Everyone asks how it went, and we tell them it was a total blast! The crew bleeds the front brakes (they were giving me fits), checks the suspension and undercarriage, and we have a few minutes to spare before we re-grid for the next leg. Surprise, they have re-done gridding and moved us in front of the Mini. Next leg starts and we roar off into the woods again. Gary is hollering distances and direction, but without a working odometer, I am guessing at distances. I know my approximate speed and can count, but we are still doing some navigation by 'dead reckoning'. This is just too cool. I am driving down a closed dirt road (no traffic but us rally folk) that I have NEVER even seen, I am going as fast as I possibly can (and still keep the car on the road) and Gary is reading a route book that is written in rally encryption and he is hollering directions at me while trying not to get us lost. We easily top 100mph on some of the longer straights. It is on this second leg that the 'barrel incident' happens. Sometimes, on long runs, the course organizer will put orange plastic barrels on both sides of the course so the competitors know they are still on the right path. In this particular section there were barrels about 20' on each side of the road. The road in this section was a long gentle left turn. While going somewhere above 80mph, I got loose on some gravel (the path was mostly dirt in this area, except the gravel part I failed to notice soon enough) and the car stepped over to the outside (right side) of the road and began to ease down the banking. I was counter-steering and trying to gather it back up on this long, fast, gentle corner and then I saw the blaze orange barrel and the trees about 100 yards beyond it. I had several seconds to decide what to do. I could: A) stay on the same path, whack the barrel (praying it is empty) and hopefully gather the car up before we meet the trees in the distance, or B) slow down, risk losing traction and sliding further down the embankment and possibly getting stuck. Since 'A' had more chance of making faster time, I kept trying to steer up the bank while keeping my foot flat on the accelerator. Sure enough, we whacked that orange barrel smack on the passenger side door and that barrel got out of there in a hurry. Not sure where it landed or even IF it landed coz we smacked it good. The bank got a little shallower and we eased on up to the road still going as fast as possible. The rest of the stage was relatively normal, but the brakes were still giving me fits and the rear suspension felt extremely soft. Three corners from the end of the stage the shifter locks into third and after I force it out of gear I can't find any other gear! I jam it back in third and limp thru the remaining 1/2 mile or so, and then go straight to the pits.
Todd and Tye get the car up in the air, fix the shifter, re-attach the right rear shock, re-bleed the front brakes and we are back in line just barely within the allotted 20 min service time. Way to go crew!!!! We even took a moment to look at the looooong orange skidmark on Gary's door. Again, we had passed another car on the stage and were allowed to grid another step higher! Gary's father showed up for the event and loaned us his video camera and we began in-car filming on this stage. There were five total stages and we got video from 3, 4, and 5. The third stage was another good run with only one mistake that was mine. I overshot one bend and went a little down off the road, gathered it back up and shot back onto the road only to find the road had turned and I overshot again! It was some furious driving and it all got caught on camera and is in the Rally Video that Gary made. The brakes were still a problem, but (other than the incident) we were getting better and smoother. During the next 20 minute service Todd and Tye performed a front brake job, installing some of the race pads from the red road-race monza, fixed a small coolant leak and topped off the coolant, checked over the car and sent us on our way. The fourth stage (gridded further up again due to passing cars) went well and Gary and I were finding a nice groove and I was beginning to get a feel for what to expect. We pass another car during this stage and bring the car back pretty much in one piece. The fifth and final stage was short and was, by far, our best stage. We recorded an exceptional time which vaulted us to 3rd overall and first in our class! The start of the second rally (in the dark) found us with a broken ground wire and we didn't make it to the first stage in time and got DQ'ed :-( I was sad more for the crew who had done an exceptional job of keeping us running and ready. With us out of the night rally, we loaded up and went to eat and got to the hotel for the awards ceremony. Getting the first place trophy for our very first rally was special and we will rally more. And not with a little V6. Plans are in motion to put a V8 in this thing so we can see how fast we can scoot across the dirt. Stay tuned.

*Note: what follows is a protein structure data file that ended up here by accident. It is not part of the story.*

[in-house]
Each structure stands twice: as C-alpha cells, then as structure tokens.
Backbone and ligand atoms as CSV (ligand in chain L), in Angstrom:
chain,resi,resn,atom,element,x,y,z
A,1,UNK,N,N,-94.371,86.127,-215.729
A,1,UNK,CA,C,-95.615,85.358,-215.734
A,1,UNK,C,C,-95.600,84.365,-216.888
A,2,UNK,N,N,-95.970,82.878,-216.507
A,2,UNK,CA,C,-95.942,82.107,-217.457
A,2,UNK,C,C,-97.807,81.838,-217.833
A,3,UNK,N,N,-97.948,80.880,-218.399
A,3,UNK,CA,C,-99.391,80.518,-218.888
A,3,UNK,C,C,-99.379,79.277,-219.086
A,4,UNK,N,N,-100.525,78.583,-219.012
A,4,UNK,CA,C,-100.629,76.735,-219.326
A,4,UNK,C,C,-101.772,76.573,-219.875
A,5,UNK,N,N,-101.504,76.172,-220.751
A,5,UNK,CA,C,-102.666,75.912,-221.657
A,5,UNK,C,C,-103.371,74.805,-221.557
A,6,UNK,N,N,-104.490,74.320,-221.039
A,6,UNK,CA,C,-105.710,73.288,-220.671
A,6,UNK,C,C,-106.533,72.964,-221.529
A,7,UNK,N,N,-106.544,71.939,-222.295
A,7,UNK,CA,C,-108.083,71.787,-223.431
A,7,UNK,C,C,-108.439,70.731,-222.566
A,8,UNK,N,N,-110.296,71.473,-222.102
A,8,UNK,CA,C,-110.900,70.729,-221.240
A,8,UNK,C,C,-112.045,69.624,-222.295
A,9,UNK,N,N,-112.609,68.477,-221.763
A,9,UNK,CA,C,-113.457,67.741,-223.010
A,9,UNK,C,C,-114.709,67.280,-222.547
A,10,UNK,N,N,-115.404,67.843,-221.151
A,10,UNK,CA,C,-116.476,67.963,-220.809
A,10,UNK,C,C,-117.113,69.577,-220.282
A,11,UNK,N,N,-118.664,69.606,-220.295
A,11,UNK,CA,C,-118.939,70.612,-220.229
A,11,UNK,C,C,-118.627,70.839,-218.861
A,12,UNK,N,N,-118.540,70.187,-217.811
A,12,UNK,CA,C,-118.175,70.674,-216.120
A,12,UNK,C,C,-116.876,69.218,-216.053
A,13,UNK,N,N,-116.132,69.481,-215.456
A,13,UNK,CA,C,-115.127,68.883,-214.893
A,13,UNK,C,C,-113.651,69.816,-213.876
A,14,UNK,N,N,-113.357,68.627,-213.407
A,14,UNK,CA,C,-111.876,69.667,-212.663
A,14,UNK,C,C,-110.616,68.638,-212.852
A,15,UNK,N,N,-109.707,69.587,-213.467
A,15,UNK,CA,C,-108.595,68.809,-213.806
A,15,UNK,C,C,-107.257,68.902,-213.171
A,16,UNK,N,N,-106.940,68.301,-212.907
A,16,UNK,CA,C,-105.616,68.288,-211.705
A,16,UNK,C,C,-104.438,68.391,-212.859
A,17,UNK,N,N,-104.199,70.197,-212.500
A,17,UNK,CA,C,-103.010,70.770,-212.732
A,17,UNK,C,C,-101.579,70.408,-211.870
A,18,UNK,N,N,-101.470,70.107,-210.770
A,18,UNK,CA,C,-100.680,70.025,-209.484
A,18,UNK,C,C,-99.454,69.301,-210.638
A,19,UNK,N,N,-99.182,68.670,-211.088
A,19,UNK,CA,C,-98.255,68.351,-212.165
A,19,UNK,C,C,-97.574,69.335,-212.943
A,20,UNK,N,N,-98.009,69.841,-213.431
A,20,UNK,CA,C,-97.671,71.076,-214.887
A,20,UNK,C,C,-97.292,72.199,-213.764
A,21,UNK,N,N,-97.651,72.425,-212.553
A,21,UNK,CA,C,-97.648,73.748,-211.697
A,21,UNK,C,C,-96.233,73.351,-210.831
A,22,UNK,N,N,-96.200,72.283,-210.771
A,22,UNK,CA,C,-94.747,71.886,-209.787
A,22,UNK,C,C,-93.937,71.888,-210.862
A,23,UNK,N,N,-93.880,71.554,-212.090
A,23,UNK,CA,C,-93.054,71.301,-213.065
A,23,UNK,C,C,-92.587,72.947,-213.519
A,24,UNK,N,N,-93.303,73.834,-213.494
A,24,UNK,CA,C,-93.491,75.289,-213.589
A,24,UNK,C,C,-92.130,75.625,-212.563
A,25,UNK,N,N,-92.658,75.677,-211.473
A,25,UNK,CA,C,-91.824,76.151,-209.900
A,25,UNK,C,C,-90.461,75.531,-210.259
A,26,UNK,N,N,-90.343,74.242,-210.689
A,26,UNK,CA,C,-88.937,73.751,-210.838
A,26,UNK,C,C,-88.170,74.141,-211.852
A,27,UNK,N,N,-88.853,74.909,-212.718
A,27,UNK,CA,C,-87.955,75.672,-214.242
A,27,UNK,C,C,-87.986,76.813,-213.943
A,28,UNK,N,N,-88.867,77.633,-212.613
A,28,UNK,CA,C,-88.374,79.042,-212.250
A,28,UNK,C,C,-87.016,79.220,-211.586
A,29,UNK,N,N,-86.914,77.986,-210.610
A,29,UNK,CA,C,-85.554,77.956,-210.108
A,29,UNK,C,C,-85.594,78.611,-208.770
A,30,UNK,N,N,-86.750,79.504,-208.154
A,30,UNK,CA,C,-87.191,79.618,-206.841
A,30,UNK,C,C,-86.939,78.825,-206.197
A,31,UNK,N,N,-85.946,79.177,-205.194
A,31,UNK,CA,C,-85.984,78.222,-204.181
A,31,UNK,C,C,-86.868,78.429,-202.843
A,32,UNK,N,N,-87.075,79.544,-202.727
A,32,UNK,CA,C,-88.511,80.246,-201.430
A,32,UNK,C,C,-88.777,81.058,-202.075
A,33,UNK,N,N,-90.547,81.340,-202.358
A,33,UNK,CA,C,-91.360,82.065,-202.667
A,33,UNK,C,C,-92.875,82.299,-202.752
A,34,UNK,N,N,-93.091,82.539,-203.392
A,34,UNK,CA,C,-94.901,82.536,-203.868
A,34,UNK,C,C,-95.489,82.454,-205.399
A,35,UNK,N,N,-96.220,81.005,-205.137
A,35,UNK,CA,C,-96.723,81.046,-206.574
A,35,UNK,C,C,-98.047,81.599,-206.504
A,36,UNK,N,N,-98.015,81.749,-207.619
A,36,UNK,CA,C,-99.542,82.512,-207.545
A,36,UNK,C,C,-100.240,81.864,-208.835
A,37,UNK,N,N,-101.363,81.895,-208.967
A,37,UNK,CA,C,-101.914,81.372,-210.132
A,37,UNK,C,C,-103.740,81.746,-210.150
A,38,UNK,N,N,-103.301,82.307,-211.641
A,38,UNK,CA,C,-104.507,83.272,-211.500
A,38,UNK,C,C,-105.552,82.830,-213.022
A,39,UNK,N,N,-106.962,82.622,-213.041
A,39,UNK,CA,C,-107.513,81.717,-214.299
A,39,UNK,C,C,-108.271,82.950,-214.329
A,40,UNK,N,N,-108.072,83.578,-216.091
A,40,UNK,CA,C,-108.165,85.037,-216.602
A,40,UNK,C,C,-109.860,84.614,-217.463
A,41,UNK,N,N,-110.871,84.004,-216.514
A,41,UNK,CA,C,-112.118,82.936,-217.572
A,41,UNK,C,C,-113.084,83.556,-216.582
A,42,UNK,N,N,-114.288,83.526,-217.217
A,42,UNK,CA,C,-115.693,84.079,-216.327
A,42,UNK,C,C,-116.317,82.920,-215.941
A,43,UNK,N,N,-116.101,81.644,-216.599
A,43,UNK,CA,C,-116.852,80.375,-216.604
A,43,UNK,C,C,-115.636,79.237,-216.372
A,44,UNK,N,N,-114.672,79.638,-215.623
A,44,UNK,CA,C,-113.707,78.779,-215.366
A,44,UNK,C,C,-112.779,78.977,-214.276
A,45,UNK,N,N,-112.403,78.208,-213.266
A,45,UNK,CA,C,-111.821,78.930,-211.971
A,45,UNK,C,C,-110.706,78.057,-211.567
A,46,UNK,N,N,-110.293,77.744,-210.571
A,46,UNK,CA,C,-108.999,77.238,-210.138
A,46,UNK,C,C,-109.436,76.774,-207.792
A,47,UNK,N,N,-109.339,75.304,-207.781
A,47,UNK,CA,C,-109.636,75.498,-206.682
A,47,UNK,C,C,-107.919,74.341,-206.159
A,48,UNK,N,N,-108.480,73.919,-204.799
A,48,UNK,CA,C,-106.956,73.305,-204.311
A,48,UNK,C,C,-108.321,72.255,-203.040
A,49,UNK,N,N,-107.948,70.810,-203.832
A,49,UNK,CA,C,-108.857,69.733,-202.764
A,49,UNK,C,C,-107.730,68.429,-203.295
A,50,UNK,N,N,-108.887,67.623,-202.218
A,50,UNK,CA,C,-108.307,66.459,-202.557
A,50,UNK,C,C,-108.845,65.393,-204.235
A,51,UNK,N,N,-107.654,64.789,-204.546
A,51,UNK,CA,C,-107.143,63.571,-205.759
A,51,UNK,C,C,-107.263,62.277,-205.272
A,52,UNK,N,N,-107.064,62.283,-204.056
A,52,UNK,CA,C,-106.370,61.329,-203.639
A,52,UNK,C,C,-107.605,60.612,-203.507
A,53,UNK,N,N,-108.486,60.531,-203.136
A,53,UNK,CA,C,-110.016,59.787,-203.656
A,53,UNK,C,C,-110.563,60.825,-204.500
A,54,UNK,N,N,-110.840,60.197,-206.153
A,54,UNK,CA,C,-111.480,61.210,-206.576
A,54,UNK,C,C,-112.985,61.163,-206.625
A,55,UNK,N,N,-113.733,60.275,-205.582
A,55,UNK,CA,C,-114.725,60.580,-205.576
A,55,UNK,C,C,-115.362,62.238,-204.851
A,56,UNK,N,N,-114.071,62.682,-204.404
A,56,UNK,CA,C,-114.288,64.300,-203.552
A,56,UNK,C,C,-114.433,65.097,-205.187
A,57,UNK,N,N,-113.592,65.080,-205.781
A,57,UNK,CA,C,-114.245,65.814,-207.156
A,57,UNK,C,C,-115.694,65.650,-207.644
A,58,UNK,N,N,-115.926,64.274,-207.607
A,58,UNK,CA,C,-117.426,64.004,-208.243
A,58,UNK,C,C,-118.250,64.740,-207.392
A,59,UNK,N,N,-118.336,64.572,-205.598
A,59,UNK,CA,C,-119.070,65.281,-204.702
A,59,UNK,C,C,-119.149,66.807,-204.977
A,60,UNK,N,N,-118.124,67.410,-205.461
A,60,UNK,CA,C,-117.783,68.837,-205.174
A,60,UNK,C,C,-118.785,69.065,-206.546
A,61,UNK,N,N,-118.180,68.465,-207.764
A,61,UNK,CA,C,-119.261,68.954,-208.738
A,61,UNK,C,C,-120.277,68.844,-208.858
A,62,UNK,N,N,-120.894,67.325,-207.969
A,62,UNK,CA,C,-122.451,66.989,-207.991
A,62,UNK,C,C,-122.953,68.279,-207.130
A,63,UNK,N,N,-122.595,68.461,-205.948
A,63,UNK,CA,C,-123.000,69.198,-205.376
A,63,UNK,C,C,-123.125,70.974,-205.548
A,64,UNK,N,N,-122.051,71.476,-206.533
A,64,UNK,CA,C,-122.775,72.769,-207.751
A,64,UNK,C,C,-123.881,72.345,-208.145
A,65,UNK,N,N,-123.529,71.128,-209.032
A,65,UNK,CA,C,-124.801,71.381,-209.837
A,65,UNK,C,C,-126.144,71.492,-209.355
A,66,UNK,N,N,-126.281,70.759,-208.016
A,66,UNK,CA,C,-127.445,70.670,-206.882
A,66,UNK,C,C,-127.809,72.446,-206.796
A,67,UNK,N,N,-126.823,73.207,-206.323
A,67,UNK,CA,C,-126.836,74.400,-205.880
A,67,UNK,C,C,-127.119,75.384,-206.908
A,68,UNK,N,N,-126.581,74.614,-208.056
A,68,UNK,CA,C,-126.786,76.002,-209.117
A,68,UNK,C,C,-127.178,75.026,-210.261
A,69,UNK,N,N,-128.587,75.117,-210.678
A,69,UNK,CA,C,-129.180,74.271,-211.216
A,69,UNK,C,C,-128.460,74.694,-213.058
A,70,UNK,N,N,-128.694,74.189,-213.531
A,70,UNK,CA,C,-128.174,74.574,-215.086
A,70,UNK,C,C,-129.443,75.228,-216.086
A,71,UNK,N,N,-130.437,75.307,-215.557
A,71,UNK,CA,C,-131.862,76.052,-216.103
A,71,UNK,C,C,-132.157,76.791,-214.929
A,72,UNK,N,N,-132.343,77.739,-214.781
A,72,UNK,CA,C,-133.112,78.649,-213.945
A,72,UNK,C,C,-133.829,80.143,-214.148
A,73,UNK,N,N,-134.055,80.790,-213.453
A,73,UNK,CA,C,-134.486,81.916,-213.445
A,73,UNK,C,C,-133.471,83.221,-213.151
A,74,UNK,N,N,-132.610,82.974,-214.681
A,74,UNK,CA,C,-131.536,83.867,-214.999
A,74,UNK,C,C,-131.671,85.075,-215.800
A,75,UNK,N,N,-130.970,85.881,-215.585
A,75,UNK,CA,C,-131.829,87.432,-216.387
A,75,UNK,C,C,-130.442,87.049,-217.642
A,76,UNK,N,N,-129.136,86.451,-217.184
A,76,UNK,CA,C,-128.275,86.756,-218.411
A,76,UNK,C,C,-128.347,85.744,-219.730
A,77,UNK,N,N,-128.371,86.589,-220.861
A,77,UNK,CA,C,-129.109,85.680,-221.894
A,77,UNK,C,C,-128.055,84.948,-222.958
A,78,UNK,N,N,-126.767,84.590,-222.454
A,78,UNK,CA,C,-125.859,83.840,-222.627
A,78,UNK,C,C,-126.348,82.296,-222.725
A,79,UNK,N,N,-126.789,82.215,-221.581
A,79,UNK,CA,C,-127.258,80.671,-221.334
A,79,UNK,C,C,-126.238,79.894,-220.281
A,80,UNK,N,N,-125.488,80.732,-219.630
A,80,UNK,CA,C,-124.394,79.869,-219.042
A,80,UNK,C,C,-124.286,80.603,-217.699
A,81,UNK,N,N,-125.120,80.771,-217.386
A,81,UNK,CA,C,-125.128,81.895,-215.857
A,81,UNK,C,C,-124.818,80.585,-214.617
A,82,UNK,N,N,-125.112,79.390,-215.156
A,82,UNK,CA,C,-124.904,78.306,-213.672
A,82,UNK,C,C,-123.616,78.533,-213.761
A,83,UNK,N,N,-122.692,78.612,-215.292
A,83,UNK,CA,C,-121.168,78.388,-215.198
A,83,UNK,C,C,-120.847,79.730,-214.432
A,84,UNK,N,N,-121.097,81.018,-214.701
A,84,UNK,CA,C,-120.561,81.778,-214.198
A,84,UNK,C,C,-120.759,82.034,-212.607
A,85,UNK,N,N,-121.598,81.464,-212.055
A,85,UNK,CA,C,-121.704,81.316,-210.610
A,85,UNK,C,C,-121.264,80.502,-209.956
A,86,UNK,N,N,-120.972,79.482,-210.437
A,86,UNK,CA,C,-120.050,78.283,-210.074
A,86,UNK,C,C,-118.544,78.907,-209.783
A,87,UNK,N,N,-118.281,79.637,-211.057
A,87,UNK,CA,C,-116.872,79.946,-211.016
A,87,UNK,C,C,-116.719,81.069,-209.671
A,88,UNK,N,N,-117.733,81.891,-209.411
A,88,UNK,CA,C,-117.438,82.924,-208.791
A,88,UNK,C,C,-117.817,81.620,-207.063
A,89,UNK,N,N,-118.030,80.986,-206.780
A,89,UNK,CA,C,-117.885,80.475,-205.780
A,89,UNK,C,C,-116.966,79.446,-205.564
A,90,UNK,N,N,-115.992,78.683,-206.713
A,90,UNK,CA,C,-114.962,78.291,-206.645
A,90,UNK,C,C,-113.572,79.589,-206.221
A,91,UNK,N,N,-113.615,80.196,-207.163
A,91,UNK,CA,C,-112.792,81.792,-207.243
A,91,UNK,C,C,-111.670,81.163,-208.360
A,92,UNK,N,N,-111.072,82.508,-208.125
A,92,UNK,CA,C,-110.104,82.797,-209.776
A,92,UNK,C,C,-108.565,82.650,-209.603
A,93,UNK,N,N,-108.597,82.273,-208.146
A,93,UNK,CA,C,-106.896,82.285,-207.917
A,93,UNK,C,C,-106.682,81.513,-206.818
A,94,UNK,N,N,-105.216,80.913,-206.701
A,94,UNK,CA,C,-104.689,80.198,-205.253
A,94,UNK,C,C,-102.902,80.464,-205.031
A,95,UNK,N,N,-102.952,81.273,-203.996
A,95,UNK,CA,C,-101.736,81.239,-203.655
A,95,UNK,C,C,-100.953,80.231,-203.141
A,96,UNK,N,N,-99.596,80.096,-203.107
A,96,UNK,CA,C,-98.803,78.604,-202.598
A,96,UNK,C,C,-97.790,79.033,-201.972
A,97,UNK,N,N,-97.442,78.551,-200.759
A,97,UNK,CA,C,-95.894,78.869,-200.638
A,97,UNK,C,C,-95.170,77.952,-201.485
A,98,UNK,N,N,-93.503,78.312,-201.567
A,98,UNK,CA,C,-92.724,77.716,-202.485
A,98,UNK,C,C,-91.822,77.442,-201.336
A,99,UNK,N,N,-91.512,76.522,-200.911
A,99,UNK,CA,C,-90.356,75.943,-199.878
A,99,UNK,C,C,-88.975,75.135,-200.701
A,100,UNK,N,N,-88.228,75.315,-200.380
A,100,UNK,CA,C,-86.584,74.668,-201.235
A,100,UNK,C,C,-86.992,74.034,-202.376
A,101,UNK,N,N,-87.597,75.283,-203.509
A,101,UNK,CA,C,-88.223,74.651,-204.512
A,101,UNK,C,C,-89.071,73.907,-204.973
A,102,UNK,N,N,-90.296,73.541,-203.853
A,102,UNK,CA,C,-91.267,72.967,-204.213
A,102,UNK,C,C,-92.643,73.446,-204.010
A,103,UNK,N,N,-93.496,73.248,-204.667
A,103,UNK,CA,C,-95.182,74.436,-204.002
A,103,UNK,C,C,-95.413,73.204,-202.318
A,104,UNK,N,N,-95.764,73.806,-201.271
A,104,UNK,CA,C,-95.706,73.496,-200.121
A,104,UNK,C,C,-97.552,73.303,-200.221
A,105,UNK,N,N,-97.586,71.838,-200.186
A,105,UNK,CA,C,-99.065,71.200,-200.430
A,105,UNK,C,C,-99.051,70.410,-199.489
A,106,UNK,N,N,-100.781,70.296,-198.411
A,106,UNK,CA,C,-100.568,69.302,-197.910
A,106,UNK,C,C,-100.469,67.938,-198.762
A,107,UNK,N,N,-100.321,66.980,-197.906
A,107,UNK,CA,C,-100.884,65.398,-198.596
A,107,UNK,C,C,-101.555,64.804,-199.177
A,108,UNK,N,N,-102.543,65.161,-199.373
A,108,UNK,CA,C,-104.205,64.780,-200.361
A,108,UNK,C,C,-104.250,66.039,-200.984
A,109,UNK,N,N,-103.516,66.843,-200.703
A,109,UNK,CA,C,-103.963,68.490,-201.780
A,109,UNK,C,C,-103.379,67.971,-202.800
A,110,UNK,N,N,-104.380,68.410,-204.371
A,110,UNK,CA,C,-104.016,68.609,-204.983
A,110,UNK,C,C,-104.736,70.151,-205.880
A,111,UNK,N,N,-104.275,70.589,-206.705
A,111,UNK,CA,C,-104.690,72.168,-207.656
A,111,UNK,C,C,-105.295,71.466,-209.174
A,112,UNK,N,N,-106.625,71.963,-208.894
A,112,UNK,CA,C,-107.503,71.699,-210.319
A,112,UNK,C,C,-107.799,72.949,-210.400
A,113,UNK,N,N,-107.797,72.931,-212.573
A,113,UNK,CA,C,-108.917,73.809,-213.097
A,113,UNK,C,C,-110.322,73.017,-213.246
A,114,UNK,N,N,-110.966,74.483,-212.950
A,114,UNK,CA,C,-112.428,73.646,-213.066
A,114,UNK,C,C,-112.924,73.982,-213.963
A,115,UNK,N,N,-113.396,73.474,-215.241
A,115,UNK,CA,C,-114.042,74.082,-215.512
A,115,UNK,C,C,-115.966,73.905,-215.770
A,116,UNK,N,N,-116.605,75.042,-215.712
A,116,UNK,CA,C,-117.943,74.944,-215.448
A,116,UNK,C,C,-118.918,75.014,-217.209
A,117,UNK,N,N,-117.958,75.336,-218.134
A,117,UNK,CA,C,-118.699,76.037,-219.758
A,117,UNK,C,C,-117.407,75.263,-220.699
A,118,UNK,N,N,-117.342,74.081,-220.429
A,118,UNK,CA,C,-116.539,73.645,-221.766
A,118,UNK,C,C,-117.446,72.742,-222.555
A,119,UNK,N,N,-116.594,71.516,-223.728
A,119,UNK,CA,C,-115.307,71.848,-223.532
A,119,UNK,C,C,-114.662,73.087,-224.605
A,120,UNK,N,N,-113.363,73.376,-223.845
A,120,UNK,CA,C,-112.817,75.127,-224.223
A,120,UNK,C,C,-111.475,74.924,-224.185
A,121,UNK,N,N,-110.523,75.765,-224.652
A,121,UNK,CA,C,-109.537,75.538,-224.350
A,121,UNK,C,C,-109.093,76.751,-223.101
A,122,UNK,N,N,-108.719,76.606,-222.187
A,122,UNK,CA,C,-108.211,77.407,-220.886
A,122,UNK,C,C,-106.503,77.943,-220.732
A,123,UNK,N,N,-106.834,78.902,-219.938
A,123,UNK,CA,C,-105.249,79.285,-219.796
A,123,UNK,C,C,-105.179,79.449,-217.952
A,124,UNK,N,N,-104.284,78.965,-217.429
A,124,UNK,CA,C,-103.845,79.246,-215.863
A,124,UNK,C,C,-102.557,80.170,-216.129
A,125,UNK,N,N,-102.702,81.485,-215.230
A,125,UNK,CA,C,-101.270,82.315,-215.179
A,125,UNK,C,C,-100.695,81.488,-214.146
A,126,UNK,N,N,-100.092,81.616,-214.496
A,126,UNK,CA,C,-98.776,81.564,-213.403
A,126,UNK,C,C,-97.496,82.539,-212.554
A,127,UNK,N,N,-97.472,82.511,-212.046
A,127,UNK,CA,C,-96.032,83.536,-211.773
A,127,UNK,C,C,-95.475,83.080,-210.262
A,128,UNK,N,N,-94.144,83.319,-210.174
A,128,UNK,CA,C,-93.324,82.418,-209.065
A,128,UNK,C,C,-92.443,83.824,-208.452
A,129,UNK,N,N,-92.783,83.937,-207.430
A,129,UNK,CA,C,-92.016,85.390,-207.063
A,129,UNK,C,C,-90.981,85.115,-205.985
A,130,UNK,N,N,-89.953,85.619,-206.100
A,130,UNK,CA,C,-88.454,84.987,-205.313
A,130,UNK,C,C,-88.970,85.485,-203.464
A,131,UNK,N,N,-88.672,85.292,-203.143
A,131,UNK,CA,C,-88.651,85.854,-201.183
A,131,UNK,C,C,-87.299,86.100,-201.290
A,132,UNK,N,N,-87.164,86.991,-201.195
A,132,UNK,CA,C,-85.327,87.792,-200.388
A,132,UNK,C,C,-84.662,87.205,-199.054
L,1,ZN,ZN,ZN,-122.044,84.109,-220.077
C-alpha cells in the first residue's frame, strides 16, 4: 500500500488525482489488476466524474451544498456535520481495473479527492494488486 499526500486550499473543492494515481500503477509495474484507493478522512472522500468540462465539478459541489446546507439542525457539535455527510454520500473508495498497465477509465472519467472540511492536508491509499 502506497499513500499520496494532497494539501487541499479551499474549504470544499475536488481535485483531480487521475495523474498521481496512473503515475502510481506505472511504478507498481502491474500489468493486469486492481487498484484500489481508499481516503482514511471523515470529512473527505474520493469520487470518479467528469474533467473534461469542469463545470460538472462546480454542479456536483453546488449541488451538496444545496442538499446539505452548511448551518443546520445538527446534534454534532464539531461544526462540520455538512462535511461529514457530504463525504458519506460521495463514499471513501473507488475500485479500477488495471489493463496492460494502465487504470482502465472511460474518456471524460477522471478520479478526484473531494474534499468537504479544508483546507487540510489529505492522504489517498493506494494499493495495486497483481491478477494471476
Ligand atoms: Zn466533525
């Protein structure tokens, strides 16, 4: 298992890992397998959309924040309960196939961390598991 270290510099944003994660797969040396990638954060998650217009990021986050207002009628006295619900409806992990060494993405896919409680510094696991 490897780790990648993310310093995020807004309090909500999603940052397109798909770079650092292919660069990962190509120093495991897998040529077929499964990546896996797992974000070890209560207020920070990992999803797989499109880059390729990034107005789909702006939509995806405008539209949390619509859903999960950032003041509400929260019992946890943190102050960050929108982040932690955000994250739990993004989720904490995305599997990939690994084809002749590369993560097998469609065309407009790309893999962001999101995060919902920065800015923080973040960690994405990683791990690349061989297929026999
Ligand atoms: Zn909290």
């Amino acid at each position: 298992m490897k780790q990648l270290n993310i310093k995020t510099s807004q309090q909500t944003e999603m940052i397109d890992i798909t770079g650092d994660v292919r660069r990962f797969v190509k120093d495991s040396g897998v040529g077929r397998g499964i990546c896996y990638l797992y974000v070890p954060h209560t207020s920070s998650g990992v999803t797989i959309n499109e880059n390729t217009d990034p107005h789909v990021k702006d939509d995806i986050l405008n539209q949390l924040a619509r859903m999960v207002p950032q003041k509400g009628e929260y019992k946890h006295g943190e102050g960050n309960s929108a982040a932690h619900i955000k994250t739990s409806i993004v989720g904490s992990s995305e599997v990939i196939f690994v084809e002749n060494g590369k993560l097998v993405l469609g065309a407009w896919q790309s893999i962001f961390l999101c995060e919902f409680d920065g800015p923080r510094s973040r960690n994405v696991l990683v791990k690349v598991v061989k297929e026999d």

Todd (Peace!), Costas, Wendi, Liz, Tye, Josh (leaning on hood) and Gary.
Could NOT have done it without your help crew!!!!!